Office Shortage In the US

CoStar Warns Of Impending Office Shortage In the US


USA – CoStar expects a looming office shortage in the country, particularly Grade A office buildings, with major corporate tenants likely to compete for top-notch quality workspaces in the coming years, while demand for inferior quality workspace would remain sluggish, reported CNBC on Monday morning (27 November, SGT).

In fact, TCW Group’s President and Chief Executive Katie Koch said in October that as much as 33 percent of office space across the United States could be removed from the market.

CoStar’s forecast of a looming office shortage is based on an analysis of the present statistics on office rental activity and building activity compared to recent market history. The commercial property data provider said newly constructed office properties age 0-3 years are clearly seeing higher demand, attracting more than 175 million sq ft of net new occupancy since the start of 2020 at an average rate of 12.7 million sq ft per quarter. Between 2011 and 2019, the quarterly average for similar properties was only 11.7 million sq ft.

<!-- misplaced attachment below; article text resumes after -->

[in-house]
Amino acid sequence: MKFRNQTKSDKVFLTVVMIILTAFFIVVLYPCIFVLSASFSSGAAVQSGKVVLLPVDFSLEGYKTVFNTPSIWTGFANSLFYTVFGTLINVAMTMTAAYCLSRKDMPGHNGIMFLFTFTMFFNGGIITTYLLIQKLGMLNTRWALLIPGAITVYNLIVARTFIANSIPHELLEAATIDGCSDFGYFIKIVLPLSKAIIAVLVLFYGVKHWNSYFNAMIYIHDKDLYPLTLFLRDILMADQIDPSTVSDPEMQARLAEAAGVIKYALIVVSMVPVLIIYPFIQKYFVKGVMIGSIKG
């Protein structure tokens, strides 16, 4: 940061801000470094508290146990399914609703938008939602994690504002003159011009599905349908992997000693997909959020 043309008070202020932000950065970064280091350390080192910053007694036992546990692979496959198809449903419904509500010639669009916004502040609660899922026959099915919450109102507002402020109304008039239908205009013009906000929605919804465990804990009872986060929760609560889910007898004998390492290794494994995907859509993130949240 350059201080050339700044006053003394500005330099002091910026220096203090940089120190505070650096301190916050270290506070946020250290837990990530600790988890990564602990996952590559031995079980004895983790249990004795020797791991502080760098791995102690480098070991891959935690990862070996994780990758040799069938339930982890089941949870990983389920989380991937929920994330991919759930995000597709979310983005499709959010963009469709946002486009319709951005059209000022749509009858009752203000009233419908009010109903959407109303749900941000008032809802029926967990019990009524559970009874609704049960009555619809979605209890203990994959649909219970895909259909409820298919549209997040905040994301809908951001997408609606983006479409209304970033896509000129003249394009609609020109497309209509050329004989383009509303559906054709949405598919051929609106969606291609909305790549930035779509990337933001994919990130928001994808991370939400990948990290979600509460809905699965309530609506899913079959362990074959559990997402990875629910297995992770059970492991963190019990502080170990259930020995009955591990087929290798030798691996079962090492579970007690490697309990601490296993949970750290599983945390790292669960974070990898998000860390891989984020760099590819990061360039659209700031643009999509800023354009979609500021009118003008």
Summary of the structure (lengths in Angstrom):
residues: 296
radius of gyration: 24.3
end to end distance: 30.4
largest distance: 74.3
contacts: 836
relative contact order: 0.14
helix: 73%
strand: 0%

“Modern, premium office space remains in demand, just as it has historically, even during difficult economic times,” noted CoStar Group’s National Director of office analytics Phil Mobley.

Moreover, the office stock will increasingly not be able to support leasing demand, as office buildings age 0-3 years only account for 2.4 percent of the total supply in the country. While this figure is in line with average from 2015 to 2019, Mobley explained that construction of office towers has slowed down sharply.

Under 30 million sq ft of office space broke ground so far this year, making 2023 the lowest year for construction starts since 2011. Today, there is about 200 million sq ft of office space in buildings age 0-3 years, but that statistics will be lower than 150 million by early-2026 and under 100 million by the middle of 2027. At that point, such commercial properties will only comprise around 1 percent of the overall office supply in the country. Even after the 2008 financial crisis in 2013-2014, buildings age 0-3 years never made up less than 1.3 percent of the total office stock.

“The very type of space that tenants have historically demanded most — even during recessions — will be in short supply,” added Mobley.


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